Provided you have a set of headphones to hand, that is. The Moto E3’s solitary speaker is tinny and lacking in depth - though in its defense, it is at least front-facing. This means you won’t cover it up when you hold the phone in landscape view, as is often the case with phones that mount their speaker on the bottom edge.
Given the Moto E3’s use of stock Android, you get Google’s Play Music app as standard for your streaming and MP3 shopping needs.
If you’re downloading audio files from another source, the File Manager app will serve to play them for you - as it does with video content - but it won’t offer much beyond a small thumbnail of album art. Though of course you can download other players from the Google Play Store.
Gaming on the Moto E3 is reasonably comfortable given the improvements to its display, but as we’ll discuss in the next section, its processor really isn’t up to much heavy lifting. We were able to get Dead Trigger 2 and Reckless Racing 3 to play on low settings, but both suffered from frequent stutters and pauses in the action.
The Moto E3’s media ambitions are also capped by the perilously low amount of internal storage it has. 8GB really isn’t a lot at all, especially when a large chunk of that is taken up by Android itself.
On the plus side, the Moto E3 has a microSD card slot, and Android 6.0 has a facility to format a card (up to 32GB) to act as internal storage. Access won’t be as speedy as with internal storage, though.
Specs and benchmark performance
- MediaTek MT6735P isn’t a strong performer
- 1GB of RAM seems insufficient
You wouldn’t expect anything like top-notch performance from the Moto E3, but we have come to demand a base level of consistency and competency from our affordable phones. Unfortunately, this is one area where the E3 noticeably suffers.
It runs on a MediaTek MT6735P chipset, which is a decidedly low-end quad-core 1GHz SoC, and this is paired with 1GB of RAM. This setup doesn’t seem to be quite enough for anything.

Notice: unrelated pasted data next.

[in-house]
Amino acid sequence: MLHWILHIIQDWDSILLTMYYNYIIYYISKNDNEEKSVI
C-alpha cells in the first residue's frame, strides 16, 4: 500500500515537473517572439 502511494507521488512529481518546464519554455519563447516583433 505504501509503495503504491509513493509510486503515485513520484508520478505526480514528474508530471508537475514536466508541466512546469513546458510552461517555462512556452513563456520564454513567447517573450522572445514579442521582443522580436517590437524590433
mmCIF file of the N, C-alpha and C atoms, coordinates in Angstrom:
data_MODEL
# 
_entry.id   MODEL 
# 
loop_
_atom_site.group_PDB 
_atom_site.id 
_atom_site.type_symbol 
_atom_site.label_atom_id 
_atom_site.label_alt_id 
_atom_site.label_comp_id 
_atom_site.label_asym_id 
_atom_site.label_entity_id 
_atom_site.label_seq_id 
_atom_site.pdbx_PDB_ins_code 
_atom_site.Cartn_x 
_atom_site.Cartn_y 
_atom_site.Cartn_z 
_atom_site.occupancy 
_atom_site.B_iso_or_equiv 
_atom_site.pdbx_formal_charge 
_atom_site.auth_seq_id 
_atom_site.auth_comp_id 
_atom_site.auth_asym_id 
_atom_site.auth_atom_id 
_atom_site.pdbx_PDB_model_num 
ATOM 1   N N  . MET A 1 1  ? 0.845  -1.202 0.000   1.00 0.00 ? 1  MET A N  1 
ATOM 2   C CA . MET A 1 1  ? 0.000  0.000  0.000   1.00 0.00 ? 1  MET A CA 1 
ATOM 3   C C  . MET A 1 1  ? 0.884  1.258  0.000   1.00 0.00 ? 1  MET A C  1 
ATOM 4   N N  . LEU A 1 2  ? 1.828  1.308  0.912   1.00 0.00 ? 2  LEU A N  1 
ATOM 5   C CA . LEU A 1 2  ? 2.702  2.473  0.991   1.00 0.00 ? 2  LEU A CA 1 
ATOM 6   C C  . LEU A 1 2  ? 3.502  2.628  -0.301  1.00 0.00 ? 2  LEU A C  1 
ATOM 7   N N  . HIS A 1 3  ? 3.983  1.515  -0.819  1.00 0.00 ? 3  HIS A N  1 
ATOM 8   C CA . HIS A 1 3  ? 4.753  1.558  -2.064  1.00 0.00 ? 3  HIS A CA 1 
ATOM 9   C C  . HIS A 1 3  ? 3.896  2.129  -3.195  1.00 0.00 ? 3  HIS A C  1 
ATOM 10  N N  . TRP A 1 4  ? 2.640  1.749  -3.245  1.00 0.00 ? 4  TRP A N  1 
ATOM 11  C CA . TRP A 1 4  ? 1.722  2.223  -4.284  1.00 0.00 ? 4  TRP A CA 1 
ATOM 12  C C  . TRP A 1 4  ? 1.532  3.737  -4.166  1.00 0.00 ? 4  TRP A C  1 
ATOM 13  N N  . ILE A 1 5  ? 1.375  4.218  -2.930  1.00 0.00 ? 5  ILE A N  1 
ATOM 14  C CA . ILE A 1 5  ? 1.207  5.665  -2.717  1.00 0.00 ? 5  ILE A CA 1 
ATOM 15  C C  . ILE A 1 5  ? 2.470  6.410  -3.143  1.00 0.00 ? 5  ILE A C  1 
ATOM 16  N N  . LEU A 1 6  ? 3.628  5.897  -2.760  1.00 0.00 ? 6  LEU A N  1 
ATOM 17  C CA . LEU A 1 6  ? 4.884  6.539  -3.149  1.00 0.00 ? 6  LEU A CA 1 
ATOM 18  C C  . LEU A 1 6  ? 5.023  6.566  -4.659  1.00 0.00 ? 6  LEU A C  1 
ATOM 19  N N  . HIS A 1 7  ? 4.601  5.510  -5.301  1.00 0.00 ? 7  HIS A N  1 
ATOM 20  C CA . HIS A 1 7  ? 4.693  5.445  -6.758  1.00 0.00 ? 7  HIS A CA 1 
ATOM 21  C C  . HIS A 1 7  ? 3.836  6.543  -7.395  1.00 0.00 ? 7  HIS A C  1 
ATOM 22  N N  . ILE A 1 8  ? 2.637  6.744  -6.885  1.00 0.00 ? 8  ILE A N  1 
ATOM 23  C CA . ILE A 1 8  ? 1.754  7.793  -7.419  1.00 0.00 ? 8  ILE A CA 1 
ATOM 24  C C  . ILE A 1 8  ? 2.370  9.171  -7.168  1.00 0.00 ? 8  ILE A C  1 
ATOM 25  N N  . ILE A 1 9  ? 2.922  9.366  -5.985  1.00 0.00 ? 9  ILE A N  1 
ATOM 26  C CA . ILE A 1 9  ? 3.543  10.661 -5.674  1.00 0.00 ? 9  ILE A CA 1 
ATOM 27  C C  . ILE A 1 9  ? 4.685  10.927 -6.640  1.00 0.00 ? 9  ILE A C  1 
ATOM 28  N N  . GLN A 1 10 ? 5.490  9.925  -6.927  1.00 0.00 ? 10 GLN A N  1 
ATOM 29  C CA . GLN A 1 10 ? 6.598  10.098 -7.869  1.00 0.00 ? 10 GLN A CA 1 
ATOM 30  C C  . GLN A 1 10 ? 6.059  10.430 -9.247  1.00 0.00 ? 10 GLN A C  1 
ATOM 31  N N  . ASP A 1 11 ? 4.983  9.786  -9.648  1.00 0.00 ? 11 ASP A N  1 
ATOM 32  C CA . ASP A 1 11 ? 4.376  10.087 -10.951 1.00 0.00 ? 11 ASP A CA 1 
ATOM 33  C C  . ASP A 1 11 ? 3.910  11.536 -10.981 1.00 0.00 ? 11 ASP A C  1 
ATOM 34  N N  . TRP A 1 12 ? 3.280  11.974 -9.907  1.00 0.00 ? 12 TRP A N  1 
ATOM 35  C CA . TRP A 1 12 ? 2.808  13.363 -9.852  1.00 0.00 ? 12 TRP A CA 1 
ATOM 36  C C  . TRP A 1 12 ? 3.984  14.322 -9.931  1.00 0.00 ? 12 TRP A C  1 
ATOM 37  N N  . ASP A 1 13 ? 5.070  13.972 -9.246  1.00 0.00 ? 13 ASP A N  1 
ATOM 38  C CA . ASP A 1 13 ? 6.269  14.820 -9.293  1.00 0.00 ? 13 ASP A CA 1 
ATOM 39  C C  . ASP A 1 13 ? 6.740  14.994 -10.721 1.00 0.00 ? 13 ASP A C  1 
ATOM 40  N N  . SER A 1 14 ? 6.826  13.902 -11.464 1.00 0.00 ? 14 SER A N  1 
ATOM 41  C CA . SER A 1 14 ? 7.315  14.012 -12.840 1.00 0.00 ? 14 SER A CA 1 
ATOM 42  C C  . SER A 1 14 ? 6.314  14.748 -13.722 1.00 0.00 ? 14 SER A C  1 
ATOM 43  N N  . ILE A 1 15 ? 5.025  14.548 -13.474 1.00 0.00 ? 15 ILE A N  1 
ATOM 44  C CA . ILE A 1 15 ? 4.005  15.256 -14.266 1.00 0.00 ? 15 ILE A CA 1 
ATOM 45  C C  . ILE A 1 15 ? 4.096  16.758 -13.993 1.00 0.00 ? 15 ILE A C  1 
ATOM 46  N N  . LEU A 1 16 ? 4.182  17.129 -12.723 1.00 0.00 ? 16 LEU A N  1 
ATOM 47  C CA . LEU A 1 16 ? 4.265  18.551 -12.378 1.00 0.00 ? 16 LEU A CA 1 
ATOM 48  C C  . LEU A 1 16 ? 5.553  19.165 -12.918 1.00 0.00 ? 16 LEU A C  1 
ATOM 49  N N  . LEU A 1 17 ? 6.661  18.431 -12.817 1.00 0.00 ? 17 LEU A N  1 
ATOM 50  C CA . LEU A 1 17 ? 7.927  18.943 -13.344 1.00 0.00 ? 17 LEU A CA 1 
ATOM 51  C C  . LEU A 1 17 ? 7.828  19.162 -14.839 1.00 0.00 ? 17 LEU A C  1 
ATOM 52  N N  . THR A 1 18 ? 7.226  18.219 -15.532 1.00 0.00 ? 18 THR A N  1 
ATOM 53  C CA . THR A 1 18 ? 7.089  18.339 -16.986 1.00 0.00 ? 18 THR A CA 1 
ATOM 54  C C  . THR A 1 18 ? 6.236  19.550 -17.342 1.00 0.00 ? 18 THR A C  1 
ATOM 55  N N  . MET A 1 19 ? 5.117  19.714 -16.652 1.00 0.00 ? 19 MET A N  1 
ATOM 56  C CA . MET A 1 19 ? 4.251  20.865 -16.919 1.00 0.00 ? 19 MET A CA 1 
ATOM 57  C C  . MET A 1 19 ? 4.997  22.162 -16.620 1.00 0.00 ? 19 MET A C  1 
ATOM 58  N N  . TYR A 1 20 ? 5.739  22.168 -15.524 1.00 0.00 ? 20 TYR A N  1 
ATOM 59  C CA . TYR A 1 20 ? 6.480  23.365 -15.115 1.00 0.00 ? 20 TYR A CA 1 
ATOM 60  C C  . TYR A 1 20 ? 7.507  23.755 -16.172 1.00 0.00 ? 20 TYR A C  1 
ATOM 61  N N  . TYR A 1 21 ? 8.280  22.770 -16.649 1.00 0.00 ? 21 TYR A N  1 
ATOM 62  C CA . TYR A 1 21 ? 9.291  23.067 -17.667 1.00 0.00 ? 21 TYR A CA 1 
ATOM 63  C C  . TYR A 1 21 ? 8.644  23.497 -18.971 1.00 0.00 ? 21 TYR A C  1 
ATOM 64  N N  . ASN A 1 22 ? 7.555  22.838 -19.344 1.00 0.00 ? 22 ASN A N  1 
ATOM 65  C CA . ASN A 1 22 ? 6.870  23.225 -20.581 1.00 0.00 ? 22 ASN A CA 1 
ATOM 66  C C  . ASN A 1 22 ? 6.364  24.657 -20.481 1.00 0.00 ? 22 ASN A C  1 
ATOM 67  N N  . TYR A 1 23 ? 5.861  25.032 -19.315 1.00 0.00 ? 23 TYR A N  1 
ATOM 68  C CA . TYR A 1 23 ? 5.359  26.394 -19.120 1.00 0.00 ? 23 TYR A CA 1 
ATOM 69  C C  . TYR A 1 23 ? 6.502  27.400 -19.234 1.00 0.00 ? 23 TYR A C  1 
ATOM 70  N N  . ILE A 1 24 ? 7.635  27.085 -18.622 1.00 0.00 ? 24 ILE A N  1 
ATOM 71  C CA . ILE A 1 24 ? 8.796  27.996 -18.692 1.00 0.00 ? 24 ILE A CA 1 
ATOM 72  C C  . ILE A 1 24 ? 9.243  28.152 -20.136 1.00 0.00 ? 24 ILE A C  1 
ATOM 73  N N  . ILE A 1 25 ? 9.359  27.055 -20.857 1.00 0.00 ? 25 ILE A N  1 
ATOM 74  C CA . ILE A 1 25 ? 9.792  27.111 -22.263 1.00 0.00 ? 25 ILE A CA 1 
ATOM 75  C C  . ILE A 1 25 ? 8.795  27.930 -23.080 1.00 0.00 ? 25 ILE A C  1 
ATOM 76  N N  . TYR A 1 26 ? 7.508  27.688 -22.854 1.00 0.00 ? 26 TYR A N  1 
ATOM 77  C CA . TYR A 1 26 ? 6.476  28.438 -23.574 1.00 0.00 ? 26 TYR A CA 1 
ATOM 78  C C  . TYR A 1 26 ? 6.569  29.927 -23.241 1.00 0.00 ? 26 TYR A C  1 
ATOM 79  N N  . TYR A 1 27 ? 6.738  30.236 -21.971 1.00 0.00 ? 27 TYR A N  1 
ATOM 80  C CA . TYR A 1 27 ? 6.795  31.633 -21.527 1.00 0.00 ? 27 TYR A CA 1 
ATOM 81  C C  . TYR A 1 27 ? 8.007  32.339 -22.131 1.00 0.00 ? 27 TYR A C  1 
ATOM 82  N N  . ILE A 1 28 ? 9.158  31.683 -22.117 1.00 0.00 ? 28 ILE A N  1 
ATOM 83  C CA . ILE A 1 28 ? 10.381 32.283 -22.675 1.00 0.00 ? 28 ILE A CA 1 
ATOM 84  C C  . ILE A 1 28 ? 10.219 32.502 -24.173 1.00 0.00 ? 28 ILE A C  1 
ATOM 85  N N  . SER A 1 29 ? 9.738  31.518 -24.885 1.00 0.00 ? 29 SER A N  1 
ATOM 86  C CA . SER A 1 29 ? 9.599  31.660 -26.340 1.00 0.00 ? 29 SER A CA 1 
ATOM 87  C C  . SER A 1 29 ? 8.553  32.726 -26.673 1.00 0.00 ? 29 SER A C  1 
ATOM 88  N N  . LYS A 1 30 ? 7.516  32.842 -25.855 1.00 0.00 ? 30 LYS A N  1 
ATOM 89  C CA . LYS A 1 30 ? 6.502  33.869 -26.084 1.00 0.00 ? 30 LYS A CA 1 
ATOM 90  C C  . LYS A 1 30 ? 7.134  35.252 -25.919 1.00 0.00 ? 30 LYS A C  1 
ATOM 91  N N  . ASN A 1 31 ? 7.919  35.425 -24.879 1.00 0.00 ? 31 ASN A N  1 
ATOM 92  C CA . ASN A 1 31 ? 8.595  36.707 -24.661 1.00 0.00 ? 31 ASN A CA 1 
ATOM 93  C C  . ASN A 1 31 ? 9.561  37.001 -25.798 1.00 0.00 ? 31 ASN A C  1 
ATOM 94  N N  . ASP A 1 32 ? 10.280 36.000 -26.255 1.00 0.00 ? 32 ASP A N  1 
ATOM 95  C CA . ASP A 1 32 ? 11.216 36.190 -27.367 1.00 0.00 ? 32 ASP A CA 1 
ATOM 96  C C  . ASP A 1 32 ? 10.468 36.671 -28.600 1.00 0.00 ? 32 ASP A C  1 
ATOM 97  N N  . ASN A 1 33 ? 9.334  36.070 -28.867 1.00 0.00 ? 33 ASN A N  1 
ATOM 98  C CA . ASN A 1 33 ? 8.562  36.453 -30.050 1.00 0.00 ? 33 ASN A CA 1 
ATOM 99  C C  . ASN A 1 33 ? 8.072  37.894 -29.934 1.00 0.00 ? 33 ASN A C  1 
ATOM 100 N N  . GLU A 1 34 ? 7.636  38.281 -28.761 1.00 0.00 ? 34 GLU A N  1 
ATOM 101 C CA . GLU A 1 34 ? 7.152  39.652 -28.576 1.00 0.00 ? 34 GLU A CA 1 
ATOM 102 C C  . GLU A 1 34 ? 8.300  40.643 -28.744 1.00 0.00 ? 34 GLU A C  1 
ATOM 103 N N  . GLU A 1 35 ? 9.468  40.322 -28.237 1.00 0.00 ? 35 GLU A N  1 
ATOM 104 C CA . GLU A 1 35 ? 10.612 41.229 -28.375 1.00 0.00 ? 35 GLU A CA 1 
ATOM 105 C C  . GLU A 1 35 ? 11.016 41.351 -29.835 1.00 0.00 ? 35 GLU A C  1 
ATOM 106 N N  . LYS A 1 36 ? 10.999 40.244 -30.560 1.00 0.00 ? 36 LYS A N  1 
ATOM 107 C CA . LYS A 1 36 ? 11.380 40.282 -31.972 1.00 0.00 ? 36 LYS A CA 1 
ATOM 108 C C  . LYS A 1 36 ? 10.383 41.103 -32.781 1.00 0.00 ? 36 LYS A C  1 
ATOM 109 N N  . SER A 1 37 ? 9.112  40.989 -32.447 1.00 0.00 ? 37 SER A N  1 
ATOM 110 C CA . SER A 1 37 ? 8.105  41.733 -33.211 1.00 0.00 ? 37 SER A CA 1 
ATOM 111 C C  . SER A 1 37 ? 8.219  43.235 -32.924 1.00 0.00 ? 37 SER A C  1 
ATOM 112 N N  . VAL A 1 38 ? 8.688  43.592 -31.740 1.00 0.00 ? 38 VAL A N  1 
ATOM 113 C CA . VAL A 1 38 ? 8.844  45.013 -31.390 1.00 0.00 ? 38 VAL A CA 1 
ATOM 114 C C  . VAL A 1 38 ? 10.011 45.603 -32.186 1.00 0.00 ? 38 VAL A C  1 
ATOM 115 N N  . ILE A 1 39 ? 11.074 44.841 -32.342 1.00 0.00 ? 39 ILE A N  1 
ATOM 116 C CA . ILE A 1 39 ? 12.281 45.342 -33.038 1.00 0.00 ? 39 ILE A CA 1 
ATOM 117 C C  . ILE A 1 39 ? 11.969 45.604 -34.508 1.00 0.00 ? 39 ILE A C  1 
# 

Simply navigating through the E3’s home screens is far from fluid, while apps and web pages take ages to boot up. Meanwhile, as we discussed in the previous section, gaming performance is far from satisfactory.
This unimpressive performance feeds through to the popular Geekbench 4 benchmark test, where an average multi-core score of 1200 places the Moto E3 in the same kind of territory as the ZTE Blade V7 Lite (1164) and way behind slightly pricier but still budget phones like the Bush Spira E3X (2891) and Wileyfox Swift 2 Plus (2073).
Is it churlish to complain about such performance issues in a sub-$150/£100/AU$200 phone, or compare it against more expensive phones? Perhaps. But when the next tier up of smartphone can provide a fluid experience for everyday tasks, and even a competent experience for demanding tasks, it makes you wonder.
Is the ultra-affordable smartphone tier the last bastion of downright poor performance? Have we come to expect a certain level of fluidity from our phones? The success of the Moto G4 and its legions of rivals immediately above the E3 suggests that might be so.
The point stands that if you can stretch to $200/£150/AU$300 or more, the potential improvement in all-round performance is massive.